Tuesday, March 28, 2006

South American News

Two stories caught the eye this morning. The BBC reports that Argentina is debating whether or not to allow school kids to watch the World Cup games involving the national side during school hours, and in Brazil, the finance minister has resigned in the wake of corruption claims.

South America has always retained a special place in its heart for football. Strong leagues, and very strong international sides have offered a way out for impoverished people, and hold aloft a dream of a better life. Maradona was spotted kicking a ball of rags around, and instantly recruited (or so the story goes). This author used on occasion play football in the garden wondering if the kind old lady walking past the garden wall was in fact a talent scout on a seaside holiday in the south of Ireland. The dream of it all coming together, the dream of being picked in the most unlikely of circumstances, offered a chance of fame, fortune and global adulation.

Aspiration is an important thing. It gives a child sustenance, it fosters the imagination, and every kid will tell you that it is all about the chance that it might happen, not necessarily that it will. Kids should enjoy their childhood, they should have fun, they should dream, and shout and imagine what it might be like one day. Almost all of them will never make it, but they retain that shared consciousness of ambition that will one day translate itself into a national consciousness defined by the kids that watched those players. There is no disappointment in being one of millions that didn't make it. But there is disappointment in not being allowed to participate in the zeitgeist. Let them watch football, let them cheer and cry and laugh and play together for a few hours a few days during the month of June. And then let them delve into their studies once more, in a better established and more cohesive union than had been the case a few short weeks before.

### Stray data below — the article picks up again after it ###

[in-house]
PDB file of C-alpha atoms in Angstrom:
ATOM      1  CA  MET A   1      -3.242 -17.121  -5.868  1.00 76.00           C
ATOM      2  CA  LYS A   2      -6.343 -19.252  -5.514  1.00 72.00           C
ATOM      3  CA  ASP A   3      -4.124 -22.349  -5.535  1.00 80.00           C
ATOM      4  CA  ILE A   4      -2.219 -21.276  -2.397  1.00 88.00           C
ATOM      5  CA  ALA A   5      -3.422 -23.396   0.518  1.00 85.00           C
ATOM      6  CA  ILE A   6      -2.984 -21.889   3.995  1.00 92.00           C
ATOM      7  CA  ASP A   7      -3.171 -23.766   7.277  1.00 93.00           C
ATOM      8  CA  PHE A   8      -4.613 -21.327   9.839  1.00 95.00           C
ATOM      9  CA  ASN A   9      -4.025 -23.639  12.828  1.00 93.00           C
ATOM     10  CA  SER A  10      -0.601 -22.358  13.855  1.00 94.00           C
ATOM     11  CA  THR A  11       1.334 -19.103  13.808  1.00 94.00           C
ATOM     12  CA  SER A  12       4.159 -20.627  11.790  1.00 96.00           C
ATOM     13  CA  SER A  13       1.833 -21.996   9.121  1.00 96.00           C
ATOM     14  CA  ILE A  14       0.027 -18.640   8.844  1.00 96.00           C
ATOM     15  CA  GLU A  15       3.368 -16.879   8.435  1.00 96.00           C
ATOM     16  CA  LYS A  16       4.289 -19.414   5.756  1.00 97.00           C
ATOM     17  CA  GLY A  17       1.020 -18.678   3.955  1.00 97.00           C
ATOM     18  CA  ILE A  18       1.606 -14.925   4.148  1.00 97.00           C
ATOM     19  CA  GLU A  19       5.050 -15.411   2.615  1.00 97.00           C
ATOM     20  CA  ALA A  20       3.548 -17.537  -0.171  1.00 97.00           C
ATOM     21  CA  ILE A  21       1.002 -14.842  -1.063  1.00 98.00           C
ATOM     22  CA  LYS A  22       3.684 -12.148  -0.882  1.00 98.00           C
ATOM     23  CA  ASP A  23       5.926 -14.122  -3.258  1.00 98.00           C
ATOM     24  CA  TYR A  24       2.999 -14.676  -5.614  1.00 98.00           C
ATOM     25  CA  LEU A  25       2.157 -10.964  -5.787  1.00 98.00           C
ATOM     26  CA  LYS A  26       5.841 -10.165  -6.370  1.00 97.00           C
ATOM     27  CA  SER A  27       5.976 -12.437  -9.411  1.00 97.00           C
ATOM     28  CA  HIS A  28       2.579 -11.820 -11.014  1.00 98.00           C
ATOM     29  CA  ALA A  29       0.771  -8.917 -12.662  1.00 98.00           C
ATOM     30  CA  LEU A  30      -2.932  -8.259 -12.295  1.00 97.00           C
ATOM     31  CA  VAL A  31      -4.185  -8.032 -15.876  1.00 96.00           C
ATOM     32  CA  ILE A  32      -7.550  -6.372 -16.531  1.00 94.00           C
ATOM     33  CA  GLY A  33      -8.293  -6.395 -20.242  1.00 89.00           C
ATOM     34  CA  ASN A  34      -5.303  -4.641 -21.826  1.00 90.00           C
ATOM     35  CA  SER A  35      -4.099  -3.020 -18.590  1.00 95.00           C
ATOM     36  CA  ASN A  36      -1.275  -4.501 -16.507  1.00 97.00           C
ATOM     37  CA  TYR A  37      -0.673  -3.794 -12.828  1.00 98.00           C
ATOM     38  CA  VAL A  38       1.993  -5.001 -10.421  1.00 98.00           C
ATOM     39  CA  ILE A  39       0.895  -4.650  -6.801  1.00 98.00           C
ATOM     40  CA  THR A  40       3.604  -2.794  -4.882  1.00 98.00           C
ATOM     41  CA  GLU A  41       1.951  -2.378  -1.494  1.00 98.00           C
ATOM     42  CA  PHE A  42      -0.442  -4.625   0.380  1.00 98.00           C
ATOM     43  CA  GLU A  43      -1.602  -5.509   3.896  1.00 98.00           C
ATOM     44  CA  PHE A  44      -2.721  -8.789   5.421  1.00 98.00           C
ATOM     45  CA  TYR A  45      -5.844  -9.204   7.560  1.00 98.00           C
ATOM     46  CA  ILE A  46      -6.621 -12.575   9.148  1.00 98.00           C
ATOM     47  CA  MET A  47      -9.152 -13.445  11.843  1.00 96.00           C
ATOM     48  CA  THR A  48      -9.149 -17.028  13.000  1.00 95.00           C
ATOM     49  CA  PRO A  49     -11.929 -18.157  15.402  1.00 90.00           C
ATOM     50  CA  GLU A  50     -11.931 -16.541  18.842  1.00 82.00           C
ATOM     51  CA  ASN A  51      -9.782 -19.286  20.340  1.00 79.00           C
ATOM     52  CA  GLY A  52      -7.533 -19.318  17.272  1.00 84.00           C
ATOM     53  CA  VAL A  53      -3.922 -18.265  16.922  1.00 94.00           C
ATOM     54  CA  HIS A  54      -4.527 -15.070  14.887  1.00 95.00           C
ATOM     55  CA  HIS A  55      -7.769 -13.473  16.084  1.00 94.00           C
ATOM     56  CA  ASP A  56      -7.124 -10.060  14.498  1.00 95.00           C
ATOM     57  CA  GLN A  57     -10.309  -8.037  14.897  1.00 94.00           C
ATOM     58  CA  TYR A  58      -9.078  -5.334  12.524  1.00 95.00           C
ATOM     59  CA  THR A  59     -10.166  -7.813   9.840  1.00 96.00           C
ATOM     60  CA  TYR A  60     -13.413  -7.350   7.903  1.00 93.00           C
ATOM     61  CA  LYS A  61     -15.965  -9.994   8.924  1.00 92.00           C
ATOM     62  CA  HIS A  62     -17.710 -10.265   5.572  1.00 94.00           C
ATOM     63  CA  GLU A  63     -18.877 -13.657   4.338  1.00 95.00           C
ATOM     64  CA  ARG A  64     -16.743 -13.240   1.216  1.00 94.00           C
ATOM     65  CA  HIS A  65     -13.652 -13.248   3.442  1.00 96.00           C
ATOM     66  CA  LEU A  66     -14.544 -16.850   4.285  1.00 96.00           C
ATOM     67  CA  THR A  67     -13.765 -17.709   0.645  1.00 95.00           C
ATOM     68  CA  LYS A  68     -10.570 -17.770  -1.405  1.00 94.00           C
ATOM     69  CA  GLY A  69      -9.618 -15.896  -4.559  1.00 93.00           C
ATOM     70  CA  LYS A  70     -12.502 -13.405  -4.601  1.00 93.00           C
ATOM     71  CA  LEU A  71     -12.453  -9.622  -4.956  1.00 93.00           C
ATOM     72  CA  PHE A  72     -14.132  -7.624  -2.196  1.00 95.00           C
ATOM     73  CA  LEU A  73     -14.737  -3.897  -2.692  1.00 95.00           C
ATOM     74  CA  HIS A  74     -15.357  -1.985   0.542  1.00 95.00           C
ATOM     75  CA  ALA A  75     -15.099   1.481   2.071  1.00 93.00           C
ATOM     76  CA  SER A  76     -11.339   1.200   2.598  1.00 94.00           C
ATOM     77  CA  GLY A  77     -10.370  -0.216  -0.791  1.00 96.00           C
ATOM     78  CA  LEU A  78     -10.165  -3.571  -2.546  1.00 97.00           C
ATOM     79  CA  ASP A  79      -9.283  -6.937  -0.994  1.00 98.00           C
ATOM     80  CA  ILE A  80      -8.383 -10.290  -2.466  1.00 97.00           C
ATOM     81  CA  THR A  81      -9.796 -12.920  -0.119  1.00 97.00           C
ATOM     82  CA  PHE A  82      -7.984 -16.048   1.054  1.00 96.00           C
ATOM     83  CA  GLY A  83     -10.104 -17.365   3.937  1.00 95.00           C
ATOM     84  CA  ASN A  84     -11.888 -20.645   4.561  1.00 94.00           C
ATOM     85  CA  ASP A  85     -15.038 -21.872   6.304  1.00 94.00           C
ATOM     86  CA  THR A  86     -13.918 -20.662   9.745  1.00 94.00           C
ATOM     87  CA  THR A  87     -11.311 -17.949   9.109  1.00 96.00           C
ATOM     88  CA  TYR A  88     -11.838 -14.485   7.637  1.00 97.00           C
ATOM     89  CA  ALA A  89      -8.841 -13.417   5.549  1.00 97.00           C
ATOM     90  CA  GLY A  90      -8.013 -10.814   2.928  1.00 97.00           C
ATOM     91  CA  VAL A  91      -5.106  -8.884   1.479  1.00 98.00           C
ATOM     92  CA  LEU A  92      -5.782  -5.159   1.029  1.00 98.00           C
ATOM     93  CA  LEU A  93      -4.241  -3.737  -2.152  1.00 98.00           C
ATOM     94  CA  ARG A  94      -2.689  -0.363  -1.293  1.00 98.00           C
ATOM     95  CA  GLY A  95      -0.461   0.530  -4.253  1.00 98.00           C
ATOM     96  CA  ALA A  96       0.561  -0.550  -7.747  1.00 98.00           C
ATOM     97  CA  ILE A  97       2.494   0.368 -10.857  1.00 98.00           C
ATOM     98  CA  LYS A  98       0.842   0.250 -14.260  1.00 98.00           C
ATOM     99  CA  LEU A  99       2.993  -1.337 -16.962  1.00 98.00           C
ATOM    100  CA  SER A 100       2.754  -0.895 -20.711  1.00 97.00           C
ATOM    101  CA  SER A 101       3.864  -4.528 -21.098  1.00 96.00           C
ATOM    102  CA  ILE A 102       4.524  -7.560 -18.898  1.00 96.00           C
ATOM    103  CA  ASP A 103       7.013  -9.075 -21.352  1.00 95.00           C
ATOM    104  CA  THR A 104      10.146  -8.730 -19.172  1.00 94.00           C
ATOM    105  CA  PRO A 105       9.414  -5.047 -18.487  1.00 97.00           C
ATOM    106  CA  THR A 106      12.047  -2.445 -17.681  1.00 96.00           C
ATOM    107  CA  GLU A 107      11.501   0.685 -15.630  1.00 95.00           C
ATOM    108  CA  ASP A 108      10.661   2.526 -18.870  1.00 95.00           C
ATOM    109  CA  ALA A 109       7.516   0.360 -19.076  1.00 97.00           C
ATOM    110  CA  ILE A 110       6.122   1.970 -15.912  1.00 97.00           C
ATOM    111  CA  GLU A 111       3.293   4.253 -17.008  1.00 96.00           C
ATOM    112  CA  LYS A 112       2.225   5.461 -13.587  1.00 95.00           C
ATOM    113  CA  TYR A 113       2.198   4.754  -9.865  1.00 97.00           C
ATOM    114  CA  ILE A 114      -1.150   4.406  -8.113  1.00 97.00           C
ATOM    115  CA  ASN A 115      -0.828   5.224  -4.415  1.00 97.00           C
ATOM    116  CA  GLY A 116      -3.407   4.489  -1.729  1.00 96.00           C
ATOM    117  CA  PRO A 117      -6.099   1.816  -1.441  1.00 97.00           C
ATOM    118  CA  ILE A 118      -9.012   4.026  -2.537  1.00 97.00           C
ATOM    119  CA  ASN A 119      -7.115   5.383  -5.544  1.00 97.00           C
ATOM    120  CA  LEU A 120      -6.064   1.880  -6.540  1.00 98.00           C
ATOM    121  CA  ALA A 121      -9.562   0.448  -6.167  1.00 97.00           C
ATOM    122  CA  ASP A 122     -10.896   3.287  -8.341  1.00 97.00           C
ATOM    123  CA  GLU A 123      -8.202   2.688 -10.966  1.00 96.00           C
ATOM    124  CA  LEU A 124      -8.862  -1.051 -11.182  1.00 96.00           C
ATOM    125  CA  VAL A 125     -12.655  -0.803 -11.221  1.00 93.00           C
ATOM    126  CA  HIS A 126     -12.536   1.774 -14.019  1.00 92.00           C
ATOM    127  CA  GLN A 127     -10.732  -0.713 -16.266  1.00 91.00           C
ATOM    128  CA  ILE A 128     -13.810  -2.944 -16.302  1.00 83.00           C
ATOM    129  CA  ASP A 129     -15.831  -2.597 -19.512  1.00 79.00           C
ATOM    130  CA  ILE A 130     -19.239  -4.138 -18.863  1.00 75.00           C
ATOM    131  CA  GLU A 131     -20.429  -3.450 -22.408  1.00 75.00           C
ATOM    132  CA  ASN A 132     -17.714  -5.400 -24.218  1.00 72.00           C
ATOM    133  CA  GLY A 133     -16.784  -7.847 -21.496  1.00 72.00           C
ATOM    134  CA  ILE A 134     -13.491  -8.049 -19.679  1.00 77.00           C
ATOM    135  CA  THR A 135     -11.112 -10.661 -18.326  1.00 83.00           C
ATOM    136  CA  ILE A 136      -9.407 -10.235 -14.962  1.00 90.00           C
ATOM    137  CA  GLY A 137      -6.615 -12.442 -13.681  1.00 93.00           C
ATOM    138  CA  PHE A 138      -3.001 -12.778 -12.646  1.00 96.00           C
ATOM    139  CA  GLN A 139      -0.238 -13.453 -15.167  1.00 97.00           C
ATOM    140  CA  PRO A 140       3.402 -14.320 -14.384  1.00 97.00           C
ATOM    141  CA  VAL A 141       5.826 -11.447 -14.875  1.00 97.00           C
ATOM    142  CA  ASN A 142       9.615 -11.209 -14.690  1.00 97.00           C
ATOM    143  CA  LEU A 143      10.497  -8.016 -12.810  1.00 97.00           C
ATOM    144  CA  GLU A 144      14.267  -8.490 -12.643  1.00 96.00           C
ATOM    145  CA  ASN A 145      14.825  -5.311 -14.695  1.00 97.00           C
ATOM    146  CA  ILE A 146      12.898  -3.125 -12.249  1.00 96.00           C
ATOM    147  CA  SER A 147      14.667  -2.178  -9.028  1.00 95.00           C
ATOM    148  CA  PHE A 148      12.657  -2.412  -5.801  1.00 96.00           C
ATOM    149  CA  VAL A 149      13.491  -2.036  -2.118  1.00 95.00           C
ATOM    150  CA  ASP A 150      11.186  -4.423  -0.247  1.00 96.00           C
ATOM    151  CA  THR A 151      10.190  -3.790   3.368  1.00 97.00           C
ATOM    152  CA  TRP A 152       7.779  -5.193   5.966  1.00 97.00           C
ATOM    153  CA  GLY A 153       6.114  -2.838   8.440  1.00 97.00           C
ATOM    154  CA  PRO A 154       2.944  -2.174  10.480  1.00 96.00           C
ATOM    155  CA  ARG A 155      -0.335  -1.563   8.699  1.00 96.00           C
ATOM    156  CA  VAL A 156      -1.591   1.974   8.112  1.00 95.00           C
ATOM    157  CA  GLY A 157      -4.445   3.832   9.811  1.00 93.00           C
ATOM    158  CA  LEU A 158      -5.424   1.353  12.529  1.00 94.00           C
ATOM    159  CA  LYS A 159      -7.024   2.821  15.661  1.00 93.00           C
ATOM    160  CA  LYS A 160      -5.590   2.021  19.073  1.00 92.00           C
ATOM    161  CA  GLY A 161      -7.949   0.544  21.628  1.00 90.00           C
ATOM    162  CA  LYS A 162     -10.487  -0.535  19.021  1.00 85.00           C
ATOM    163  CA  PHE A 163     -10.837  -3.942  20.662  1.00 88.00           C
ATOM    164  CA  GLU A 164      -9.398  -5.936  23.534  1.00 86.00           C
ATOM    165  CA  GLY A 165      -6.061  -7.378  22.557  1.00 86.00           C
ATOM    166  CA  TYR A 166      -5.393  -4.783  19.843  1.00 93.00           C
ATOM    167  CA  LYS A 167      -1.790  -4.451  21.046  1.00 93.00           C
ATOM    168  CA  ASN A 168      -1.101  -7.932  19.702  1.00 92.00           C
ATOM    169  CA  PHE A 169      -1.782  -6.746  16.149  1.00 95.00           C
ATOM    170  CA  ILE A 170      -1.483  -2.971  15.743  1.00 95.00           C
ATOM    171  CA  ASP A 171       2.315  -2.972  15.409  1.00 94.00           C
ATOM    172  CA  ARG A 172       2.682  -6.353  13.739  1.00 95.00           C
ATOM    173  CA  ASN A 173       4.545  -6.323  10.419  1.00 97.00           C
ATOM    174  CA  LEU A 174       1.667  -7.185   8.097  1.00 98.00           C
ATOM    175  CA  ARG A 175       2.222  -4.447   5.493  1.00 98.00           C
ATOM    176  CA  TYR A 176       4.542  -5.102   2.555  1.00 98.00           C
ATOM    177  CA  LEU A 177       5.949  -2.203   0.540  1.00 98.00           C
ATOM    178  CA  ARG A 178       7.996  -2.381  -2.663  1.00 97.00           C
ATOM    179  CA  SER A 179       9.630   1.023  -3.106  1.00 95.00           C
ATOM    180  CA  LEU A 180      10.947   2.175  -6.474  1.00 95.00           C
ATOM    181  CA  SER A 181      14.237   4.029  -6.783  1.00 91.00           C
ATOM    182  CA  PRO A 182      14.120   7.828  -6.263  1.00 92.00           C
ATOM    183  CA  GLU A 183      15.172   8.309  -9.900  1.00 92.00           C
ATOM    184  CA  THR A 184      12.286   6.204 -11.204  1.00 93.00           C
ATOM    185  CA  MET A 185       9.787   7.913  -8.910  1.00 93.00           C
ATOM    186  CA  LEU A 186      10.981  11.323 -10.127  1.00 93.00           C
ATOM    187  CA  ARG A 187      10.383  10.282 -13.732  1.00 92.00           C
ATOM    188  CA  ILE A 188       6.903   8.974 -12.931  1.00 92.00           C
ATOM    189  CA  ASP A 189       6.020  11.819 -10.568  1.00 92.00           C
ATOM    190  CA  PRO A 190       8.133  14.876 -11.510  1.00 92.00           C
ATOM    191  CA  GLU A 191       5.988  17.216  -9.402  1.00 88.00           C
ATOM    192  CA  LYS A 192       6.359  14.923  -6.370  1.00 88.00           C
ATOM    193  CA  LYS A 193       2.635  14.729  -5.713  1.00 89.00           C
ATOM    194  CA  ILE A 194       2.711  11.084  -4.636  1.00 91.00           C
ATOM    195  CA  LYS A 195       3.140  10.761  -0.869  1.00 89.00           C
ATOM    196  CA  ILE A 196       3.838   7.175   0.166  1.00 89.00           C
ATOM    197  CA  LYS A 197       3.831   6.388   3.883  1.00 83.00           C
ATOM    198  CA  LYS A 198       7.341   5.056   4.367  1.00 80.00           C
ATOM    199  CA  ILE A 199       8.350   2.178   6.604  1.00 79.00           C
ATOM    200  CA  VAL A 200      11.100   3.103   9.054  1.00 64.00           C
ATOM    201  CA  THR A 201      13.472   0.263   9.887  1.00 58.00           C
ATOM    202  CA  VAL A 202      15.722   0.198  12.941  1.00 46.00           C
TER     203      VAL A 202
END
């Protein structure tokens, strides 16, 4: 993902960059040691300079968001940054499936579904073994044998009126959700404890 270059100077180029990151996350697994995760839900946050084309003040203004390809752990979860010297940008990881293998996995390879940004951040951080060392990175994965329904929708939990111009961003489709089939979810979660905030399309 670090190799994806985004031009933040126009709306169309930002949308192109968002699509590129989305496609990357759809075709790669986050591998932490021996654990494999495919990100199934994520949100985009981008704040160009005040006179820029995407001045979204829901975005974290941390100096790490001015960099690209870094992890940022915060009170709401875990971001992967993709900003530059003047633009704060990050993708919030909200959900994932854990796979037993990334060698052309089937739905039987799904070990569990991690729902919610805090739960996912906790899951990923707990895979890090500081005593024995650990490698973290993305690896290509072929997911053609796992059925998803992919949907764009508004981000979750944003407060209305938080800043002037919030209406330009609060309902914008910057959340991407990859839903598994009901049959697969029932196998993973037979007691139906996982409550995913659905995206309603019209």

Brazil has more pressing difficulties in the news. Lula's government has been under pressure for a considerable period of time now, and rumblings of corruption have plagued his tenure. However, he appears to be strengthening his hand of late. A working class hero, his role in dragging his nation from penury to prosperity not been insignificant, and while there is a long way to go, much of his time will have been spent drawing preconceived notions of acceptable behaviour from the minds of his contemporaries, such that they can set an example for the next generation to follow. This is the lot of those that would drive corruption from government, and it is often a lonely road. It is wonderful to see that the hum of corruption is now difficult to shake off, and the finance minister's resignation comes in the midst of furious denials. This one hopes means that corruption is finally and totally unacceptable, even by implication. There may be innocent political victims along this rocky road to integrity, but it seems that in one of the most populous nations on earth, they're on the road at last!

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